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A queen finds that there is a peasant who has a treasure far greater than all her riches; and in challenging the peasant, she finds what real treasure is.
There was once a queen, who having much treasure; for there was nothing she had that she did not have, was bored by the mundane goings of her kingdom. Even the jester, with all his jolly foolishness, could not remove this queen from her melancholy state. In the event of going on a summer outing, word was given to the queen that there was a pauper who claimed that he had a treasure that was worth for more than all the splendor of the queen.
Such verbiage quickly brought contention to the heart of the queen; for she did not like anyone having anything she did not have. Immediately it was ordered that the pauper be found and brought to the palace immediately. Soon enough that pauper was brought in, quite roughly, and stood before the queen. Upon looking down on the pauper, the queen delivered her question with as much articulation as it was cold.
"I have heard that you, pauper, have a treasure beyond all of my riches. Who art thou to protest this?"
The pauper, knelt, as was custom, and spoke softly.
"I protest nothing more than what I have. My boasting was not of myself, nor to insult the monarchy. It was only to proclaim the truth."
"Truth," the queen said, dismissing the very word, "Tell me of this treasure and how much it will cost me to obtain it from thee." "Heaven," replied the pauper, "and it will cost you all."
A sly smile followed by a snicker came from the queen as she tried to hide it under her hand. However, the pauper's comment intrigued her and she decided to entertain the thought.
"I shall give you twenty ebony horses, the finest in the land, to obtain your heaven."
"Although heaven is mine," replied the pauper, "it is not by right or effort. I - -"
"Silence," said the queen, cutting the pauper short, "My horses and ten bags of gold should be enough!"
The pauper raised his head that had been lowered and looked the queen directly in the eyes.
"No, it is not enough."
"My horses, the money, and two acres of my vineyard," said the queen in haste.
The pauper repeated the same statement as before. Under every offering the queen was met with the pauper's rejection.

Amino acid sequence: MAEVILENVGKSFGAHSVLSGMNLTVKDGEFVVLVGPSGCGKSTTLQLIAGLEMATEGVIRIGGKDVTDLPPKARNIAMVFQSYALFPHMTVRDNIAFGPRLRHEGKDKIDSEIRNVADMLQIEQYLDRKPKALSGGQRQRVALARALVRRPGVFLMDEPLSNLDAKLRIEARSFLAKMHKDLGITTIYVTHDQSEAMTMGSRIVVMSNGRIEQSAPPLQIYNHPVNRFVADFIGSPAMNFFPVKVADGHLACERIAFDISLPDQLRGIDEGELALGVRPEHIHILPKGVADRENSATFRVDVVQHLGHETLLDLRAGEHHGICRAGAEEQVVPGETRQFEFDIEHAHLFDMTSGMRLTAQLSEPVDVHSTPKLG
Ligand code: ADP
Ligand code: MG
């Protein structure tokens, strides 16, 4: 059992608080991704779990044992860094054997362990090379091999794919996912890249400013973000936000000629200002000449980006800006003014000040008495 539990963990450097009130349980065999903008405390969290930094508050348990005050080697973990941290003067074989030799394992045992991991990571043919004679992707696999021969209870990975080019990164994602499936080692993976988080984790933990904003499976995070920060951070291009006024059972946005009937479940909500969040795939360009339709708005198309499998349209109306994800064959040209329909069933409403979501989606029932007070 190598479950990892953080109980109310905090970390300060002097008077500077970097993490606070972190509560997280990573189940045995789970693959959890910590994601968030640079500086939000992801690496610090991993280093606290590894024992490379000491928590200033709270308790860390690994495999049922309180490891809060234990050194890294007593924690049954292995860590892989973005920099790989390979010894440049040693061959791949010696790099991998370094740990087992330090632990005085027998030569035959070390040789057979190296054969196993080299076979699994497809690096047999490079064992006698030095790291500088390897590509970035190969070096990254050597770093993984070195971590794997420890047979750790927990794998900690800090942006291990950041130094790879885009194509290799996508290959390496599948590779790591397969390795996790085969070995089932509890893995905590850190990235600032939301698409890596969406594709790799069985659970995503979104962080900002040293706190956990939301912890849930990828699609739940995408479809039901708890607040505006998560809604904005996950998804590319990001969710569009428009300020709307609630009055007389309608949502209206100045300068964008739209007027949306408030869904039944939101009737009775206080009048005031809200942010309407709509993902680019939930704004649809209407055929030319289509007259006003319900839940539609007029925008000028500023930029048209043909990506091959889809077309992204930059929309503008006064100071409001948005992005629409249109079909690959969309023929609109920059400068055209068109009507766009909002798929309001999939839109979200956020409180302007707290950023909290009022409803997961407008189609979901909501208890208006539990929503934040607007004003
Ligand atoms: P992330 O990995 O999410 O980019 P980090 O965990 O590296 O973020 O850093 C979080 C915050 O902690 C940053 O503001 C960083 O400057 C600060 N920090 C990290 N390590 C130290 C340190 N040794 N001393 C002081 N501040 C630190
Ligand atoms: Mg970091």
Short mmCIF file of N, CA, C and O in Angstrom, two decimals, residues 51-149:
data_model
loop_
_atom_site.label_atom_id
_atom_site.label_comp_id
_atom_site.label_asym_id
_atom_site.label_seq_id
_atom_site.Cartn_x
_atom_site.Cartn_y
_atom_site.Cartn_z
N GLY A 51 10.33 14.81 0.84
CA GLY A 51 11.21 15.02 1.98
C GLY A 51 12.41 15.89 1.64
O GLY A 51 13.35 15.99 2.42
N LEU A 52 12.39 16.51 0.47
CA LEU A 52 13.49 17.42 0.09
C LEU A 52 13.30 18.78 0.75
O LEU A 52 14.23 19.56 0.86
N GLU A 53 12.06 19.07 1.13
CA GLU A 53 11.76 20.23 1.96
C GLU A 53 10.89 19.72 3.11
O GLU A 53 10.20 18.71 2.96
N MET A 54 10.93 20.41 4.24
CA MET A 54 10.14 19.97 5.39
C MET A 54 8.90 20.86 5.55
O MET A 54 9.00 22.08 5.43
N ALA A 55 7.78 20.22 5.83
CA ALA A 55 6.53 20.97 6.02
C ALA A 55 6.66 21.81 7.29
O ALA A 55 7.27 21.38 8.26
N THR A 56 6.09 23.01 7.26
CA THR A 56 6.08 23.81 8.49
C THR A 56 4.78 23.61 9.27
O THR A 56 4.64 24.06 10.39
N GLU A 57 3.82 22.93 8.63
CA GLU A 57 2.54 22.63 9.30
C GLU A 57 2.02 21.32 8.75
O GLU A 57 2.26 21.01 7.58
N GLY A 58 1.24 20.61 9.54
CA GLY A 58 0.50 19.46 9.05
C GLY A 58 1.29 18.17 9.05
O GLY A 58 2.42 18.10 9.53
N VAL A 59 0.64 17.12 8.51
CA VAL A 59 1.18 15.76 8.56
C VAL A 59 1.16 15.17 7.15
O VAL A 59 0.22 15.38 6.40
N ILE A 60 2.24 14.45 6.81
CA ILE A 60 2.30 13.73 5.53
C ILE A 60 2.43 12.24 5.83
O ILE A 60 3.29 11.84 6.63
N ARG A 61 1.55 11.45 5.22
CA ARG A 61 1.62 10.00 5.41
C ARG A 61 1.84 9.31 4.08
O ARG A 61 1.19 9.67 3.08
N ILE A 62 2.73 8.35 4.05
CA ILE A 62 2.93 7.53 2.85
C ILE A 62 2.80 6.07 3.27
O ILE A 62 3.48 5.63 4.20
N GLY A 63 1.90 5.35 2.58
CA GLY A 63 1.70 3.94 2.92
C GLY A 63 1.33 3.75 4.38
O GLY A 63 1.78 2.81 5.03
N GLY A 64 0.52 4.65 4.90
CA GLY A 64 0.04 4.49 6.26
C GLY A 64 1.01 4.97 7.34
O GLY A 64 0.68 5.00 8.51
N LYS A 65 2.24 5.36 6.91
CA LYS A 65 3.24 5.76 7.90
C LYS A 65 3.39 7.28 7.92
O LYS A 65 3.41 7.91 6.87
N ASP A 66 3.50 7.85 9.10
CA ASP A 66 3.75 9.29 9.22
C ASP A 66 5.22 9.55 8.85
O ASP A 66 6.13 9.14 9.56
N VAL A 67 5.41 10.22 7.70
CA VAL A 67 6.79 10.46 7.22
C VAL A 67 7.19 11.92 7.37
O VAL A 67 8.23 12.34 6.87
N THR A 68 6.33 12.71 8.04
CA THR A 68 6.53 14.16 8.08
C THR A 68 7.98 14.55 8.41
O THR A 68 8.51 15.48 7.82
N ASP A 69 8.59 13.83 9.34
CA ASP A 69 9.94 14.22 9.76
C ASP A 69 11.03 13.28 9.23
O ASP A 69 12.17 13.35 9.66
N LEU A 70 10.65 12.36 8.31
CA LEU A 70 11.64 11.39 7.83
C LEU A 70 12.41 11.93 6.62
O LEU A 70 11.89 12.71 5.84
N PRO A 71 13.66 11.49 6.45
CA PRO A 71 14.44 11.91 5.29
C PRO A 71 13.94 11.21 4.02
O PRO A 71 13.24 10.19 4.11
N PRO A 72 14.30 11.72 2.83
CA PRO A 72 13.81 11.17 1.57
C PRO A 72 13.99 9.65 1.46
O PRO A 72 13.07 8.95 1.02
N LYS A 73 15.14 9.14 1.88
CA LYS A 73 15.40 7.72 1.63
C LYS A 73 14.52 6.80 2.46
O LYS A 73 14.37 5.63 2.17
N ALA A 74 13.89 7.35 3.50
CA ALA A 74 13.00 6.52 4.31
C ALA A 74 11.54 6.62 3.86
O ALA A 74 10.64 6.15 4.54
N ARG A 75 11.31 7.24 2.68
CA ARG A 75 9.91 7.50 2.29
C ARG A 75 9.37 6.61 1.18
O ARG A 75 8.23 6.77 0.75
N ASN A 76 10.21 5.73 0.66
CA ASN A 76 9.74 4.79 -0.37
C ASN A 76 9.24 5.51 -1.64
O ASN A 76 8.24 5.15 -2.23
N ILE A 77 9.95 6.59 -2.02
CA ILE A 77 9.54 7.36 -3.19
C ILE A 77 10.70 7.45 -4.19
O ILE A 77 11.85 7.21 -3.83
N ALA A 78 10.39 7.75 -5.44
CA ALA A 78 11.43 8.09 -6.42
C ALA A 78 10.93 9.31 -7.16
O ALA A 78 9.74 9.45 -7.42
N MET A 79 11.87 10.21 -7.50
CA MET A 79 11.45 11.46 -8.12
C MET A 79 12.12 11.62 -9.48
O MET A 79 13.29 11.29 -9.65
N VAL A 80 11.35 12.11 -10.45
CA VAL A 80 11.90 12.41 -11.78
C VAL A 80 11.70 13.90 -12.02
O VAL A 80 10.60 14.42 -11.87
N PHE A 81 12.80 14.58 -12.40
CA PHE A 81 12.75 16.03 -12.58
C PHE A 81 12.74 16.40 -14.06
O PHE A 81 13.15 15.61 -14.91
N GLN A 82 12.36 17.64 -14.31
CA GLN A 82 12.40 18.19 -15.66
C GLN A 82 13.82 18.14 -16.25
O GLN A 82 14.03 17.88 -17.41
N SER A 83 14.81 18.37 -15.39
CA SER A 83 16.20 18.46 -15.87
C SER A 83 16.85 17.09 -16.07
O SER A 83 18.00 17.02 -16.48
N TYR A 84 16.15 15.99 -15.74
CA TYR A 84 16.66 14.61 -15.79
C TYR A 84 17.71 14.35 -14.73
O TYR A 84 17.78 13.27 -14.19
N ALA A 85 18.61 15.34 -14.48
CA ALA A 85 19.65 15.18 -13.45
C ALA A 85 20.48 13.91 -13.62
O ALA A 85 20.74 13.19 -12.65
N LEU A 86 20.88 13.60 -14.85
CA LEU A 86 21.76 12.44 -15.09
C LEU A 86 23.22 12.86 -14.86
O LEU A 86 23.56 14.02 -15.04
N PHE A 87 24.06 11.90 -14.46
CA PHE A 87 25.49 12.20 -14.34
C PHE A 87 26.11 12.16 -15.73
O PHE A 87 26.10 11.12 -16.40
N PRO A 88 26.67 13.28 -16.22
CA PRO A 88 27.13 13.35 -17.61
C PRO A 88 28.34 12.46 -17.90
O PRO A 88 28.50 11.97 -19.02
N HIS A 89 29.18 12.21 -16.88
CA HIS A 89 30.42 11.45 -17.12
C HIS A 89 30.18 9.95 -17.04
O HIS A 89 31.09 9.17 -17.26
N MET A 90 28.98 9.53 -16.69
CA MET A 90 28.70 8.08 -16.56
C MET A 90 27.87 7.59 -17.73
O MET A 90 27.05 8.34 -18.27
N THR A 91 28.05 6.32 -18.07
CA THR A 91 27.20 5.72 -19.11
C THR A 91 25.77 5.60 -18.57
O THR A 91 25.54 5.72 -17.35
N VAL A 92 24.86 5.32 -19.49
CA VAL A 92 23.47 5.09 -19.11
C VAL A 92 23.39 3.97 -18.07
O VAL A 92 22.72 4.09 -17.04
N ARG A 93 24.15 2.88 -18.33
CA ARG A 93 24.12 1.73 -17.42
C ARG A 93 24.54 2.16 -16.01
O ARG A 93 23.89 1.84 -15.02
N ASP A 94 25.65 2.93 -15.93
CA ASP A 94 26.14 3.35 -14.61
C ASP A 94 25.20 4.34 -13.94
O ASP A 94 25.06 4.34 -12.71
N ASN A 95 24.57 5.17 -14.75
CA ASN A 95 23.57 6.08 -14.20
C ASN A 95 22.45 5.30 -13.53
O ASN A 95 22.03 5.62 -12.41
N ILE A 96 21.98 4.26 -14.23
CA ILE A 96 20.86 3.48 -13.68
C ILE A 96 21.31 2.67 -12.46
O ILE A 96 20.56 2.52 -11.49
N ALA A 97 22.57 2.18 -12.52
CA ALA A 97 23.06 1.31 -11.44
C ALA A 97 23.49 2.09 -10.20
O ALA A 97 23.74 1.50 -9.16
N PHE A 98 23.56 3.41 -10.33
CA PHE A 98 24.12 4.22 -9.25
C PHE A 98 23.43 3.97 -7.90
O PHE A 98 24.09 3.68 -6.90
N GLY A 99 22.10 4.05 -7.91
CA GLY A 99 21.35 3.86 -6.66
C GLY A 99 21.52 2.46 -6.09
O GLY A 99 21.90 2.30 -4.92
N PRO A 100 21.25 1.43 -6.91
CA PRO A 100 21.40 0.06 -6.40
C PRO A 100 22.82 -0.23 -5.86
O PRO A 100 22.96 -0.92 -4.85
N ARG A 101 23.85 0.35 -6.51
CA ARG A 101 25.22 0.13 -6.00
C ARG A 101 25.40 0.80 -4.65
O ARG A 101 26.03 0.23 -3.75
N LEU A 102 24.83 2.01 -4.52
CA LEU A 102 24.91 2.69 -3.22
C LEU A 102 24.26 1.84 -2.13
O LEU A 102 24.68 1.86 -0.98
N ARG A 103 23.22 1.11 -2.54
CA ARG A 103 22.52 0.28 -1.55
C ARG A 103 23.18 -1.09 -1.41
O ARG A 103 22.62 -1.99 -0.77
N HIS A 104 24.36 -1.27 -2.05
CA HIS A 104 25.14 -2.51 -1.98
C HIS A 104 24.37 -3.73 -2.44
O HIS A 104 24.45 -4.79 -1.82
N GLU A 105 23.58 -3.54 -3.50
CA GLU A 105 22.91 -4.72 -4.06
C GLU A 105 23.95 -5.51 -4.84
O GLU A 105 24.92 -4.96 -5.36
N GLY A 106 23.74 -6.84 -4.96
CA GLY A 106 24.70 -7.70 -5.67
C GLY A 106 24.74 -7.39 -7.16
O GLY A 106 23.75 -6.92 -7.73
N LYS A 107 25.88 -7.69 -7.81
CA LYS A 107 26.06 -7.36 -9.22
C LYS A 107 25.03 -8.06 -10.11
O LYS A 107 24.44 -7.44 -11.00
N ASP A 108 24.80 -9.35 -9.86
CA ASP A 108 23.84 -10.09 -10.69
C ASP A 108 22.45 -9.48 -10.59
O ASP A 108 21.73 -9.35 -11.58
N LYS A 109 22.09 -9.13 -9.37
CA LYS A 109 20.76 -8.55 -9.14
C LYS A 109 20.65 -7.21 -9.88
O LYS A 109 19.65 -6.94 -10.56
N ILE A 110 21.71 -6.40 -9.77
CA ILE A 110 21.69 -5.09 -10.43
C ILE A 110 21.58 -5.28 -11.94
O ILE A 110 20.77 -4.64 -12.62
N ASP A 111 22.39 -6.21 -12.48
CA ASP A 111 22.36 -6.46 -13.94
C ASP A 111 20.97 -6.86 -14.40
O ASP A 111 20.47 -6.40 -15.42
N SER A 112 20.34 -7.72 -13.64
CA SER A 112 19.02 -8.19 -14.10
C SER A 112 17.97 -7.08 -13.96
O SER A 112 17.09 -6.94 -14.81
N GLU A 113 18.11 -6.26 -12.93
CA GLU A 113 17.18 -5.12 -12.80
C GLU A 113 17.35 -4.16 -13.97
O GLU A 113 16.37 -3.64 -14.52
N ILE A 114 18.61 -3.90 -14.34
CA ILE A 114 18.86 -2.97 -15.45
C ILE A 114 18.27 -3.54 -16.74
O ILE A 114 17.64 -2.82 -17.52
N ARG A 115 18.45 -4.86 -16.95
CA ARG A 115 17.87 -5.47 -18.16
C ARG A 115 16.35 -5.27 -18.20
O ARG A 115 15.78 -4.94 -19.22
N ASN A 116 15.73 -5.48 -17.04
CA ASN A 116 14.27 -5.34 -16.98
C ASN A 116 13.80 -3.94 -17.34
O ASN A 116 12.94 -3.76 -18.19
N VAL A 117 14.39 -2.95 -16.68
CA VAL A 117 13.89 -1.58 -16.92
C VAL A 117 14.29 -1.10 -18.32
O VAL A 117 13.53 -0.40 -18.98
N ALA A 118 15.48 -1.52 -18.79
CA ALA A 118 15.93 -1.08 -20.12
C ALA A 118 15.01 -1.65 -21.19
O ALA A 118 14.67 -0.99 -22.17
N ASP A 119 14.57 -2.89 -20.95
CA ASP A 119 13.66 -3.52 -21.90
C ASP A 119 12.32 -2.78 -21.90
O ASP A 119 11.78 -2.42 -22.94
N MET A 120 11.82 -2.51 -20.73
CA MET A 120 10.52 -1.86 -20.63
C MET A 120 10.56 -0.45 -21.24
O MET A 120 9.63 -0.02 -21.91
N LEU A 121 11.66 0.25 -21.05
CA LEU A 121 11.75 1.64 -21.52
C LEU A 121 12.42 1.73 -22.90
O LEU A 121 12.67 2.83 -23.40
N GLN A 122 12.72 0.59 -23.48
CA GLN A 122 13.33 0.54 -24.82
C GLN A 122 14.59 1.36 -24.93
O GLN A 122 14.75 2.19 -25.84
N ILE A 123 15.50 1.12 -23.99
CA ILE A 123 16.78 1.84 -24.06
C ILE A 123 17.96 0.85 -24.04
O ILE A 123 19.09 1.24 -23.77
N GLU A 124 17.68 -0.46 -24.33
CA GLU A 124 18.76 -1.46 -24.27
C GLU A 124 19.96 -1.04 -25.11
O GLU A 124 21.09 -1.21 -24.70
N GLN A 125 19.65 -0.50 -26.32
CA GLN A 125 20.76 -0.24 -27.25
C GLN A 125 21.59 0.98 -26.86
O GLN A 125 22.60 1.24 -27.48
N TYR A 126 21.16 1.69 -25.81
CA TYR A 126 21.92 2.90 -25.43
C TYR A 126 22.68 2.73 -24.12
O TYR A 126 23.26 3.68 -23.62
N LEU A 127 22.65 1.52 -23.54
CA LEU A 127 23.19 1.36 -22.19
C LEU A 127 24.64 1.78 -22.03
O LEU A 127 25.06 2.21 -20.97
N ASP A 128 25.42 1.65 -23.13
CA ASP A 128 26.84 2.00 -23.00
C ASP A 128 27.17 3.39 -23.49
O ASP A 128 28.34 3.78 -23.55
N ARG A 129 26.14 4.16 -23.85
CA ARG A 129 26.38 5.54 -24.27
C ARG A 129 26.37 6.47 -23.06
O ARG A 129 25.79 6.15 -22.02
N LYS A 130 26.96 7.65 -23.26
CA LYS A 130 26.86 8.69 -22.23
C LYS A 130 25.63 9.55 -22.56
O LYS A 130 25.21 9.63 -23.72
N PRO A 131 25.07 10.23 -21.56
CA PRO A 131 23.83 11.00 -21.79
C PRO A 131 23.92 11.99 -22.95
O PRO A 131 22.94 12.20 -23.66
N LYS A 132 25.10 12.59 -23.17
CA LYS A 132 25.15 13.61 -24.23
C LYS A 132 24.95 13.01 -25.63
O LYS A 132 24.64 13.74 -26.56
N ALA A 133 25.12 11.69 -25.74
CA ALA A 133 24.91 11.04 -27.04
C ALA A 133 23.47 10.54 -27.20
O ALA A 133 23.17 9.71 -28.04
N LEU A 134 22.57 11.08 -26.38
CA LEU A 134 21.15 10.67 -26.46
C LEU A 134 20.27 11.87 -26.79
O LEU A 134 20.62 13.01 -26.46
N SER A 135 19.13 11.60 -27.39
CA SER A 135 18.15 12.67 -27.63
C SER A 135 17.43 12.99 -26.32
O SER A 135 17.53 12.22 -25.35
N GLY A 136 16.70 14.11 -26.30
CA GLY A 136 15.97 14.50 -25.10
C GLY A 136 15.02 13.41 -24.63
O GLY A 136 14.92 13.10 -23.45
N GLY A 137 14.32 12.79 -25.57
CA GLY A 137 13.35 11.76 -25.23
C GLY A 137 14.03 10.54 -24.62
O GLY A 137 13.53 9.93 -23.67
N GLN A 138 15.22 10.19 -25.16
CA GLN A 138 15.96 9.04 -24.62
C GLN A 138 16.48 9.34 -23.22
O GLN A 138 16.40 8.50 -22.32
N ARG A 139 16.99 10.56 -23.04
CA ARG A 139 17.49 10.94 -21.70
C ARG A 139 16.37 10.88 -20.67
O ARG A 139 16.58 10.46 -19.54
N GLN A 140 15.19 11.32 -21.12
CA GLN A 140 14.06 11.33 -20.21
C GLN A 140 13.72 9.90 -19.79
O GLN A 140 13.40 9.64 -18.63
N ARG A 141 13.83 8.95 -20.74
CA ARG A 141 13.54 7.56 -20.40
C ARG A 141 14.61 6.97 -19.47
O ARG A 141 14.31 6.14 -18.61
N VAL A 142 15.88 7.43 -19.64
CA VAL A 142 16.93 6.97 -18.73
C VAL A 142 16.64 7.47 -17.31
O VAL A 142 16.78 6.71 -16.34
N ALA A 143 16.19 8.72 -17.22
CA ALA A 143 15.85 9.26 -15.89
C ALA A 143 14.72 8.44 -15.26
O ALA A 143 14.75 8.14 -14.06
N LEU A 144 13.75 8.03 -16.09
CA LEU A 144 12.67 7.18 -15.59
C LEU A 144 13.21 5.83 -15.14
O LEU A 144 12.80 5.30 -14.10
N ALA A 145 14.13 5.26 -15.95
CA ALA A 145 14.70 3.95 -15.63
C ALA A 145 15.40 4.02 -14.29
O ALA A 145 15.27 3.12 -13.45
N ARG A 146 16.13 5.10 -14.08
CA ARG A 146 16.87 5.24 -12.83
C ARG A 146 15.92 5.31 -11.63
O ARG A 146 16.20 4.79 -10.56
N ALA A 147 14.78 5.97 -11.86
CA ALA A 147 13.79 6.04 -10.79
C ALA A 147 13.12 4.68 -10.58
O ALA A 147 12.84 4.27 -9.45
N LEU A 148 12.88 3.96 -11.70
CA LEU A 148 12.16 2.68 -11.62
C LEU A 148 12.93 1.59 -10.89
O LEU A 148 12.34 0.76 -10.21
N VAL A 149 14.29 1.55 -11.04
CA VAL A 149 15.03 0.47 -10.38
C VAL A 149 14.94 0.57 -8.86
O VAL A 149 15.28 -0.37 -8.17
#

"Remove this fool from my sight," shouted the queen.
Before the pauper could explain, he was driven from the palace, and all thoughts of him were quickly forgotten as quickly as he was received. During the night, however, the queen could not forget the pauper's bold stance over the matter of heaven. The very notion of her wealth as being penury drove her mad. If her riches were not enough for Heaven, then what was? She made it her duty to find out in the morning.
The pauper awoke to the incessant noise from his door. Upon opening it he was surprised to see the queen and nearly the entire palace's servants with chests of gold, bundles of the sweetest grapes, silk, and other delicacies.
"As you can see pauper," said the queen, "I have brought all my gold and," she said removing some papers from a bag, "The very deeds to my land. Now, can I have this Heaven."
The pauper shook his head solemnly.
"Then what?" shouted the queen.
"You are willing to give much, yet not the very thing needed."
The queen's eyes spoke the very question she was thinking.
"The heart," replied the pauper, "Give your heart to the owner of Heaven. It is to Jesus thou must give your all to. No other payment will suffice."
The pauper closed his door, leaving the queen and her subjects out under the summer morn. I cannot say whether or not that queen took the pauper's words to act on them. But what about you dear reader, the truth has been presented; will you take those words to action? Remember, nothing will do; no riches or how wise thou art. To get to heaven, Jesus must have your heart.